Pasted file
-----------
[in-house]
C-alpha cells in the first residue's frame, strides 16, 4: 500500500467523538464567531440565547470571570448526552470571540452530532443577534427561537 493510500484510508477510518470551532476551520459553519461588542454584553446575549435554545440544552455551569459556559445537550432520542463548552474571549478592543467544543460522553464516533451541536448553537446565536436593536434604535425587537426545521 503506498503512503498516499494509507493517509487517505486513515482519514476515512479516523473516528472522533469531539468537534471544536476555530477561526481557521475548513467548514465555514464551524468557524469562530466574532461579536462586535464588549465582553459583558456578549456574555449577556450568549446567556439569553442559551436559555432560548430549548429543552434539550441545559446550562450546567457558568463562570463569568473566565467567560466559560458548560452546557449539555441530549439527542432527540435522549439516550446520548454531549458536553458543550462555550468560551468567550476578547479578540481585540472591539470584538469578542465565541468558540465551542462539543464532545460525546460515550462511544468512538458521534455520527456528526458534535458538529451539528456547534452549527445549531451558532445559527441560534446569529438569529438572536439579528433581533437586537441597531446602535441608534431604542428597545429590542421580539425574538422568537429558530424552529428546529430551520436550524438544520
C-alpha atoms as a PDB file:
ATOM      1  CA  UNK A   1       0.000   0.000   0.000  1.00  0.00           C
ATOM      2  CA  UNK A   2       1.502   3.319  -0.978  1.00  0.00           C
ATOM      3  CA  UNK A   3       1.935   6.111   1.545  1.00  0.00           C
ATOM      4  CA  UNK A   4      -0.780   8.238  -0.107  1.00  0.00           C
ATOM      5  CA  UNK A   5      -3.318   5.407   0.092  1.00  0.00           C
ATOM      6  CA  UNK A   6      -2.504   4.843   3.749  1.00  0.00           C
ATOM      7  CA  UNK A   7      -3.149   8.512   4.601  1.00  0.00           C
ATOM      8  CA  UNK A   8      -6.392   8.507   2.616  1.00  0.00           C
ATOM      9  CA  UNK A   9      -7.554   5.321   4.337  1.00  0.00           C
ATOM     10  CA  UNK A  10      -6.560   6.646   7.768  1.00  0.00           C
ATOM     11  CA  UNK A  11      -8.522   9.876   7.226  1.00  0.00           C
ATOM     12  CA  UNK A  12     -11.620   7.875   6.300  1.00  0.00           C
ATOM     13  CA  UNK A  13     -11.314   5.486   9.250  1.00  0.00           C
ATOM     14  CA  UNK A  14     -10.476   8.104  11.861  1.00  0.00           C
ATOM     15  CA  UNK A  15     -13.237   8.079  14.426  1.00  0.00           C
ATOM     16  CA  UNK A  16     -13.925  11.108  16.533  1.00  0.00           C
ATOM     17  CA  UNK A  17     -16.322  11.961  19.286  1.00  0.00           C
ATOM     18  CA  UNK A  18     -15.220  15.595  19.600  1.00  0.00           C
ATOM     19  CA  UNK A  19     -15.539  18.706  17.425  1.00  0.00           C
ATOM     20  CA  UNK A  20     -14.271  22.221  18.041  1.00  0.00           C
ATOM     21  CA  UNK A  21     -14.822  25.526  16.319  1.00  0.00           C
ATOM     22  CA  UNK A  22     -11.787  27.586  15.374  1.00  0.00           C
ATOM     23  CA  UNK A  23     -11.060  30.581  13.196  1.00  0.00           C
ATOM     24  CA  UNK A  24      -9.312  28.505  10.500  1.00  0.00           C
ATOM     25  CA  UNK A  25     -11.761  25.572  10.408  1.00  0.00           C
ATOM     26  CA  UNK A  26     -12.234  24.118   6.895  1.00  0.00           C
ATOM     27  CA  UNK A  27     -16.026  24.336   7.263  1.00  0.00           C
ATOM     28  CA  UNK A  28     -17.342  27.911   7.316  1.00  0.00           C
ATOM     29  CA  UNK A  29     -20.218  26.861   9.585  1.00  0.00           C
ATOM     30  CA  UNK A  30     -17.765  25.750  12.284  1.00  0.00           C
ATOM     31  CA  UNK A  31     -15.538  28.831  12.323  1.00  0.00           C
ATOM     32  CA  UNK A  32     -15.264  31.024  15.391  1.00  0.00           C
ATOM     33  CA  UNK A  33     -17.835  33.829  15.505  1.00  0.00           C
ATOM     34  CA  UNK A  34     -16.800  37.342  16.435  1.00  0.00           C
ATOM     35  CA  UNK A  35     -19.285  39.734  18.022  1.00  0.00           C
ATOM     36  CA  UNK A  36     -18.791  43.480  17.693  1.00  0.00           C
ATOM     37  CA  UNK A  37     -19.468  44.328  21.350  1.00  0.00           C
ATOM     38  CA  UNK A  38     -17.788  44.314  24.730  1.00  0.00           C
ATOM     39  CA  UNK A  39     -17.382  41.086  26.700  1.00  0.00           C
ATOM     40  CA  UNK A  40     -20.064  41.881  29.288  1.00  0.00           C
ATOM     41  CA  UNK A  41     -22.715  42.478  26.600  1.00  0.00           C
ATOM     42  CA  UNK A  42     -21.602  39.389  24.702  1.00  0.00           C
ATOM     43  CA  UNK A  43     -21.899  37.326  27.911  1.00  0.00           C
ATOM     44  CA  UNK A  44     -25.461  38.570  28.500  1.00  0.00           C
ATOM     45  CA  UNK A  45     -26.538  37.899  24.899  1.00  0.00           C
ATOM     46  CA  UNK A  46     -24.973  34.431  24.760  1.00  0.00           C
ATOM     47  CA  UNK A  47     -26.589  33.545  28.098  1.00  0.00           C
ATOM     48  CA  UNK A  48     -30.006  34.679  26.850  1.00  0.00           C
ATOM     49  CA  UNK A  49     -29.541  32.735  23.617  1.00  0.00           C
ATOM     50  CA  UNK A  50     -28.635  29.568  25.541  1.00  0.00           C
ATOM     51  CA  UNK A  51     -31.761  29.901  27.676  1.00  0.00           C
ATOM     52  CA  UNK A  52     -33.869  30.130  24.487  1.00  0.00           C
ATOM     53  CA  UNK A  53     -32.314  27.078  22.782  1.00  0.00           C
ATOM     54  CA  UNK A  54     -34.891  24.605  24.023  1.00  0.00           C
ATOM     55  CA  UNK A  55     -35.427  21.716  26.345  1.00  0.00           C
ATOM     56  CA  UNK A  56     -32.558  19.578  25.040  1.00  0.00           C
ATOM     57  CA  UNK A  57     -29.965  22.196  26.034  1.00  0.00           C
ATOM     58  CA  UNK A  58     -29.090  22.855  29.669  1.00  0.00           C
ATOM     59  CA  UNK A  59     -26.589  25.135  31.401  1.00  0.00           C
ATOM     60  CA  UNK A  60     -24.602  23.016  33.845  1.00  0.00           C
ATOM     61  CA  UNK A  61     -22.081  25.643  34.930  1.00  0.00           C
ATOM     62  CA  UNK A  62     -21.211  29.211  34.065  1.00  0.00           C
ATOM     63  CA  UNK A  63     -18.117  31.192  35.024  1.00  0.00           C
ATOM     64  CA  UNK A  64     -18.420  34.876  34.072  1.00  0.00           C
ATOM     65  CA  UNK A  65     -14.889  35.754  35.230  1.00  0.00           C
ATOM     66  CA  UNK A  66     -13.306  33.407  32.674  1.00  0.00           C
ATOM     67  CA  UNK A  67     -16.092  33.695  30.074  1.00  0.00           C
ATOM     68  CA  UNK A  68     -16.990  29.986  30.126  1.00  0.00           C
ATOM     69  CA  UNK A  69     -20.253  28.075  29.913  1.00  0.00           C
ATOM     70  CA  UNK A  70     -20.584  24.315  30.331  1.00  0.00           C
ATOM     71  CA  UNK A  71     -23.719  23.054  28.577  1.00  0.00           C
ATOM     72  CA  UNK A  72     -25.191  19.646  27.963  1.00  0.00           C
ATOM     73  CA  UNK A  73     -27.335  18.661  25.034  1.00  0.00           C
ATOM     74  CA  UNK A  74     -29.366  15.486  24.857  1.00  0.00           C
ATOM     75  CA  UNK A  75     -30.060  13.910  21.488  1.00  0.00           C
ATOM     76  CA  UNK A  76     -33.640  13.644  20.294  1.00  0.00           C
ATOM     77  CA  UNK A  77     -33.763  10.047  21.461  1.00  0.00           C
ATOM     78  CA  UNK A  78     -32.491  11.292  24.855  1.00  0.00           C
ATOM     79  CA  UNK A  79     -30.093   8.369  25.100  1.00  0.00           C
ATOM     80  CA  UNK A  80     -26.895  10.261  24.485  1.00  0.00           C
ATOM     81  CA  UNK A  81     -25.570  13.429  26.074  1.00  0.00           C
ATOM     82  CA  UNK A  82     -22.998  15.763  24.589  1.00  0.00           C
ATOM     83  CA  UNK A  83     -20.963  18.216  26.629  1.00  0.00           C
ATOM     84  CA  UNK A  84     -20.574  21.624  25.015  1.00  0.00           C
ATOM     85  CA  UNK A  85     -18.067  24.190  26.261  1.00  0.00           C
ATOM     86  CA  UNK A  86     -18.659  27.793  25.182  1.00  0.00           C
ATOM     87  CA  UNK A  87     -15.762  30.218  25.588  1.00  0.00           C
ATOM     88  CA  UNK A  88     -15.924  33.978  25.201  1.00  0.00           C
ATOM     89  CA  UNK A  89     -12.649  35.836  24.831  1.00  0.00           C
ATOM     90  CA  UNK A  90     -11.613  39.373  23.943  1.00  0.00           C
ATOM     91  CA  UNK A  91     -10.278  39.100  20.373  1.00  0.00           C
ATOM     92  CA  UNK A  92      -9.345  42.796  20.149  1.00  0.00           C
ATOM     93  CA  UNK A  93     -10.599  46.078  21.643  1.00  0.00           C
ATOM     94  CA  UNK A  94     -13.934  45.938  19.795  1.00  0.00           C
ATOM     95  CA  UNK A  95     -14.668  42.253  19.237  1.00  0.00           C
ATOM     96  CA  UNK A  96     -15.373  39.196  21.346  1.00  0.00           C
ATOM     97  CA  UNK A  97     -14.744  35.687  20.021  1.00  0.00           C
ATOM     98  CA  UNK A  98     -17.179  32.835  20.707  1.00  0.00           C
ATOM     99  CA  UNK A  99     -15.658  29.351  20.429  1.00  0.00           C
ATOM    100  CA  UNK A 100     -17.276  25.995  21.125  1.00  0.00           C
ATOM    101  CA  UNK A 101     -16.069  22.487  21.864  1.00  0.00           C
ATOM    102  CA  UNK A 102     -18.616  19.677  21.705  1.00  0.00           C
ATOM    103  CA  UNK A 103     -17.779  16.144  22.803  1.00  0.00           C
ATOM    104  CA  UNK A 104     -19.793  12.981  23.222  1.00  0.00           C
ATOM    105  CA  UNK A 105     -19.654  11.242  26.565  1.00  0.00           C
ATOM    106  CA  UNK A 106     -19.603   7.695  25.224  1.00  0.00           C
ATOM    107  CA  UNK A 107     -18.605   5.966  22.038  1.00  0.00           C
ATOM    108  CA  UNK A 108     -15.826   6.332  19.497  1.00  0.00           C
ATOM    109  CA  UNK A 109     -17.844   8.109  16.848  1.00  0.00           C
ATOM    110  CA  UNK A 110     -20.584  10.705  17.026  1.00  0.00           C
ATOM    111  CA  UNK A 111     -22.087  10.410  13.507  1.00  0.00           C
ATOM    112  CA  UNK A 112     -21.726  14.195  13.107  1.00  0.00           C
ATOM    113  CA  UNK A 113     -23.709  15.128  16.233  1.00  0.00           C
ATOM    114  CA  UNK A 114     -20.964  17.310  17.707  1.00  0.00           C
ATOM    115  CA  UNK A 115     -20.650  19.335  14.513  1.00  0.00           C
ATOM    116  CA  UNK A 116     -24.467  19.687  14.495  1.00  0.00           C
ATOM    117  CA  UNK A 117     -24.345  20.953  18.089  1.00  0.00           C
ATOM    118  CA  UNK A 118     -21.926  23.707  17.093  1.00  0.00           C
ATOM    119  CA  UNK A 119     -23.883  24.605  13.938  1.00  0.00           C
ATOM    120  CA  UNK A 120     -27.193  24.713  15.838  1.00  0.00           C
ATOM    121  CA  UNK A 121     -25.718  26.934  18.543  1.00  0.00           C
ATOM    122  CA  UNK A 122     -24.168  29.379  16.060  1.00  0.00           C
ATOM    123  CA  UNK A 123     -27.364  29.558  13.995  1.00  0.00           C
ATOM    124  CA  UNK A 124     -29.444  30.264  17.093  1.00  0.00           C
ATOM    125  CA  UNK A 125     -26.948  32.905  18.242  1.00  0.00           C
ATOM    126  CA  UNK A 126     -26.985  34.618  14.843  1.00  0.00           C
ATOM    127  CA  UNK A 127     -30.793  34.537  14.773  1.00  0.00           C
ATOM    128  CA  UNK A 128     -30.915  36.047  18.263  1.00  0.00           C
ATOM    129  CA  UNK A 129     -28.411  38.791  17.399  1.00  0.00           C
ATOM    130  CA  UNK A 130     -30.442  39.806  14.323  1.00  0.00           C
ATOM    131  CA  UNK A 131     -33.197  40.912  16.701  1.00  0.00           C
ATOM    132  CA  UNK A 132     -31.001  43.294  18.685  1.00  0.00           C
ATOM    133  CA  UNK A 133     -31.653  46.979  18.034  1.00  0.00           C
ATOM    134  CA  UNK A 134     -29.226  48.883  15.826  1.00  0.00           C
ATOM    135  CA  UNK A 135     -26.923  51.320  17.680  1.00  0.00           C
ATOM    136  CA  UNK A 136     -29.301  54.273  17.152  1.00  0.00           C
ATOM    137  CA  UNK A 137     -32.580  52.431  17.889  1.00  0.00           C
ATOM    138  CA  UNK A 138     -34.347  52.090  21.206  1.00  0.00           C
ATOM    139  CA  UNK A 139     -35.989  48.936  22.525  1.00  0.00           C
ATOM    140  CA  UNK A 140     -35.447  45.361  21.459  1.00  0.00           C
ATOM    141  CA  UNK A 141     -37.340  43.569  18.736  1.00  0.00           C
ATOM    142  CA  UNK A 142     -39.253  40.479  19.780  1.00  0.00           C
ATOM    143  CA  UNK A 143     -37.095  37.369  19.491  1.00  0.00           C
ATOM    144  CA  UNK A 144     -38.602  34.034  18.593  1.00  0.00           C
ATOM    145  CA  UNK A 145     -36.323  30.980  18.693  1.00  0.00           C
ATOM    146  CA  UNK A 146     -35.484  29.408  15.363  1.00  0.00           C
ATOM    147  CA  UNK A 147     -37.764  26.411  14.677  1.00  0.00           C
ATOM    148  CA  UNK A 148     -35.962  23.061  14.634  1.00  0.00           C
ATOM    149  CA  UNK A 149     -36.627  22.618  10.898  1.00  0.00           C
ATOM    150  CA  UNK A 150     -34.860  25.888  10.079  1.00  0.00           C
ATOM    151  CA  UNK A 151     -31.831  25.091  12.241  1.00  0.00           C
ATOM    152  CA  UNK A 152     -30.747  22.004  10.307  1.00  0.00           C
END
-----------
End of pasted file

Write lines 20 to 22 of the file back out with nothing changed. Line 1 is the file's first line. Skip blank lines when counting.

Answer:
ATOM     17  CA  UNK A  17     -16.322  11.961  19.286  1.00  0.00           C
ATOM     18  CA  UNK A  18     -15.220  15.595  19.600  1.00  0.00           C
ATOM     19  CA  UNK A  19     -15.539  18.706  17.425  1.00  0.00           C